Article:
Any company can claim high quality, but the only way to provide accountability for this claim is by offering a warranty. If they end up selling low-quality furniture, they’ll be out of business very fast. Make sure your office chair has a 1 year warranty at minimum – we prefer 2 years. If there is going to be an issue with your chair, it will happen within the first 2 years. After that, issues rarely occur. All of our chairs on efurnitureMax.com come with at least a two year warranty. Additionally, make sure the store you are buying from honors their warranties. Most do, but every once in a while you get a company with terrible customer service.
Don’t Buy From a Big Box Store Like Walmart
An office chair is a big investment, so we suggest purchasing from a furniture retailer who is experienced with office furniture. If you have an issue, you know you’re working with someone who knows how to fix your chair. In addition, Big Box stores like Staples, Walmart, OfficeMax, Office Depot, and Target stock mostly the cheap quality chairs. These companies compete entirely on price and sacrifice quality for lower price. We get parts replacement requests for chairs from Big Box stores ALL the time, so please, please – don’t make this mistake. We don’t care where you shop – you can pick us or another furniture store. Just stay away from Big Box.
Measure, Measure, Measure
An office chair is like a shoe – you want it to fit your body. One of the biggest mistakes that people make when they buy an office chair online is that they buy one that doesn’t fit them. Then they’re stuck with large shipping charges for return shipping. Make sure you measure:
Seat Height: How high do you need to be to comfortably reach your working surface? Additionally, will your feet touch the floor or rest on the foot rest (if it is a drafting stool)?
Seat Width: Make sure you’re not too snug on the sides, especially if your chair will have arms.
Back Width & Height: Back supports are key. Make sure it will fit you.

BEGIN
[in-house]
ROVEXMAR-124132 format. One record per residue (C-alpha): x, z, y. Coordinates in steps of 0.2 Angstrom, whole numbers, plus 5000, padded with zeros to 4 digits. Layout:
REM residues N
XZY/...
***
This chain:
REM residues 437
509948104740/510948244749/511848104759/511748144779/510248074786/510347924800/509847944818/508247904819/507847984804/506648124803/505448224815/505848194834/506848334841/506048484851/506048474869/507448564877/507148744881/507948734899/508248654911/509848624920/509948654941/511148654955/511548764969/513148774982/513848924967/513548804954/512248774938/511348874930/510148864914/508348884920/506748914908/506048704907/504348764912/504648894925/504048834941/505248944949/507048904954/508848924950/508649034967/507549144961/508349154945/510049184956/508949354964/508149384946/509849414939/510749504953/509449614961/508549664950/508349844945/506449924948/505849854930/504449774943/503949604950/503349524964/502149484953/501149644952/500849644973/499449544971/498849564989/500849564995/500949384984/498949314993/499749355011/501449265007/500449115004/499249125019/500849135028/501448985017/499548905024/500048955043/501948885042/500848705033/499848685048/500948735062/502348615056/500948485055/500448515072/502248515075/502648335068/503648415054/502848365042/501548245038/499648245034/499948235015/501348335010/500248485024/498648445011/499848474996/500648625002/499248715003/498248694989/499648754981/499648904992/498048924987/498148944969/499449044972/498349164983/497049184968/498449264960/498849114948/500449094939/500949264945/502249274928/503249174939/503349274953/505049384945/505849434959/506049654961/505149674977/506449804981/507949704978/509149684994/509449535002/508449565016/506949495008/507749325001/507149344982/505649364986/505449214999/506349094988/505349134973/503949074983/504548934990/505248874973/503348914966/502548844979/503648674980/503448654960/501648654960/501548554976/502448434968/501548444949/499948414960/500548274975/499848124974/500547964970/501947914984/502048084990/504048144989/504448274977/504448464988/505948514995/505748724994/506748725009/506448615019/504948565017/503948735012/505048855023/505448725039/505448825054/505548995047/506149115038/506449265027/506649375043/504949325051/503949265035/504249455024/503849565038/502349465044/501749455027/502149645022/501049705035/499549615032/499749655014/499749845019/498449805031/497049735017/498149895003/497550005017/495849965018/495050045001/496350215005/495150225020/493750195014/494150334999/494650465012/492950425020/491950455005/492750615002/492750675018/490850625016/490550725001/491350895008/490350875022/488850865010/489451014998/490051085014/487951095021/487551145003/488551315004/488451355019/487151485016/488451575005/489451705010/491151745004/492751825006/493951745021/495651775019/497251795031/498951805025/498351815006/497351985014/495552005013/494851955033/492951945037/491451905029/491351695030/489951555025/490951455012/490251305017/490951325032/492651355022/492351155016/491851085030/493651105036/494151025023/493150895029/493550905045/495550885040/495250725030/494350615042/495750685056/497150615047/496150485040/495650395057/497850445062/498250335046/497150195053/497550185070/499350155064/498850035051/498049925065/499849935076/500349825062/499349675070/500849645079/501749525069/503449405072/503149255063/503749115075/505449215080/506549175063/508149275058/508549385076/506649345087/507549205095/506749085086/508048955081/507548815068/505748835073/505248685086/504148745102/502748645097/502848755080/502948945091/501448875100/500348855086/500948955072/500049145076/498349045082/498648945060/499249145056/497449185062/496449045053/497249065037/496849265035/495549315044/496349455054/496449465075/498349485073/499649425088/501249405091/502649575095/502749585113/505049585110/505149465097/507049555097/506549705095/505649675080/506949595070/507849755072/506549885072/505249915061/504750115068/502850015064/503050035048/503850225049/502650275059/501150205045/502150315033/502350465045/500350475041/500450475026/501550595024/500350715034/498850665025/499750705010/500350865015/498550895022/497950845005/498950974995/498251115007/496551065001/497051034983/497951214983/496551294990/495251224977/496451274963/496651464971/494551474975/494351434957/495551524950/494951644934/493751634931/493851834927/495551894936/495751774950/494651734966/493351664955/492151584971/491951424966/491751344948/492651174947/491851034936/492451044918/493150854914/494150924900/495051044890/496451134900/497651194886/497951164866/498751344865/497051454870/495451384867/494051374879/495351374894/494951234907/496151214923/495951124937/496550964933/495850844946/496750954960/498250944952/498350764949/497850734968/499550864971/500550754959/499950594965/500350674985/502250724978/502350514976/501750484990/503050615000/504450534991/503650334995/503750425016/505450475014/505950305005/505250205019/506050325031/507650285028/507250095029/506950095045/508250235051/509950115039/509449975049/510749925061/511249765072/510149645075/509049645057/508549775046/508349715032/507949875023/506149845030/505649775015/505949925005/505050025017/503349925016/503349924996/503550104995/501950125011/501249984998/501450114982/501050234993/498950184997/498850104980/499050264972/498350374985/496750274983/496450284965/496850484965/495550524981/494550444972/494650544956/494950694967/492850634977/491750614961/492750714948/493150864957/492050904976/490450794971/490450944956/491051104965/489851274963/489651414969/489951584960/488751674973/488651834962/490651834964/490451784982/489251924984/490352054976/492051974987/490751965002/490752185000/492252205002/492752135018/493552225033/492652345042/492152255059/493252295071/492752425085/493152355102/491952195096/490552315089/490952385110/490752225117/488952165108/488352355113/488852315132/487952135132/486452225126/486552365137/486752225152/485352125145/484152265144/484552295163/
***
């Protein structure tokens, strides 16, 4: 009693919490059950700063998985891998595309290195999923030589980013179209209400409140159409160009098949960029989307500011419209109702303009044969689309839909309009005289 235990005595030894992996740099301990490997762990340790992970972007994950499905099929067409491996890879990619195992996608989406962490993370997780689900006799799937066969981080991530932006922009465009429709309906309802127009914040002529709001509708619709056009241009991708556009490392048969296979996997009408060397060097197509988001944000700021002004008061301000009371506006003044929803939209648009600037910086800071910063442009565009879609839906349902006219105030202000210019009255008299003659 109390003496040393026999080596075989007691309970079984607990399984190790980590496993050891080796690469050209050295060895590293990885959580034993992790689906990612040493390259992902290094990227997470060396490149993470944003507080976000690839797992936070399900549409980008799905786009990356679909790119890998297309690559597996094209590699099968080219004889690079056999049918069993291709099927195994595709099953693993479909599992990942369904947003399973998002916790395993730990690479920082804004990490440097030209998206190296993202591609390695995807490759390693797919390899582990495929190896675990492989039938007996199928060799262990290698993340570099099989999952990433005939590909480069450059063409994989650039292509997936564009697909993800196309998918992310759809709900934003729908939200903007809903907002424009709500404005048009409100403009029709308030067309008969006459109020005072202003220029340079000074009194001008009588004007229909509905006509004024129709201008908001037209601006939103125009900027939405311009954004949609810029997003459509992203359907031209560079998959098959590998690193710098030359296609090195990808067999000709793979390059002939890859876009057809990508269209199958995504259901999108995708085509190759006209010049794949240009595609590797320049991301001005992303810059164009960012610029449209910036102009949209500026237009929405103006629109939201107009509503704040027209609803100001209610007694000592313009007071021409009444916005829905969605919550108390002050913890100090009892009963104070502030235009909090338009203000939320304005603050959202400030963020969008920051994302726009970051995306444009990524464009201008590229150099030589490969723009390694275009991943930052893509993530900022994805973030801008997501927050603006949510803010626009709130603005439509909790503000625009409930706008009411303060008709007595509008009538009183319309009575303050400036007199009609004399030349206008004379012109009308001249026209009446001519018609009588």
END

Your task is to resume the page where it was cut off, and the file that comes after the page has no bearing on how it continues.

Chair Width: Will the chair fit through a doorway you will need to roll it through often?
Office Chair Features
Once you’ve picked out your chair type, you need to figure out which features you need. The more features, the higher the price tag, so we will tell you what each feature does and if you can pass on it or not.
Adjustable Height: This is a standard feature on all office chairs. Just make sure your height mechanism is pneumatic, (powered by a gas cylinder with lever).
Arms: Do you need arms? They can add to a chair’s price tag. For task chairs, a lot of people skip the arms because they get in the way while they are working. Think about your chair’s use and whether you can skip these or not.
Adjustable Arms: Some arms adjust in height. Some arms swivel. Typically, we say you can skip the swivel. But the height adjustable arms are nice.
Tilt: This allows you to lean back in your chair. It’s a standard feature but is often missed when you discover your chair doesn’t have it.
Tilt Lock: This is a must if you have a tilt mechanism. There are time when you don’t want to tilt, so being able to lock it in the upright position is important.
Infinite-Locking Tilt: Standard tilt-locks only lock in the upright position. This mechanism allows you to lock the tilt at any point in its range. It is a nice, but expensive feature that can be skipped.
Lumbar Support: Ergonomic chairs offer built-in lower back support. This is a nice feature that usually shouldn’t be skipped.
Adjustable Lumbar Support: Some chairs allow you to adjust the prominence of the lumbar support, as well as its height. This is an advanced feature that isn’t needed as long as your chair is contoured well and features ample padding.
Adjustable Seat Angle: This is an advanced feature that allows you to tilt your seat back and forth. Not often do people need to do this, so we say skip it.
Adjustable Back Height: Sometimes a nice feature if you’re tall. However, you can save money by just looking at a chair’s measurements and picking one that fits you in its standard position.
Metal Base: We like chairs with metal bases. Nylon (plastic) bases are strong, but the metal is stronger. It is more expensive, but a great feature.
Swivel: A standard feature. Unless you’re purchasing a side chair, most chairs will swivel.
Mesh: An alternative upholstery. It is similar to fabric, but feels “squishier” to the touch and often breathes better if the back is made out of it. It is a “neutral” feature meaning it’s up to you.
Please let us know what else we can add to this guide. We appreciate your comments and feedback!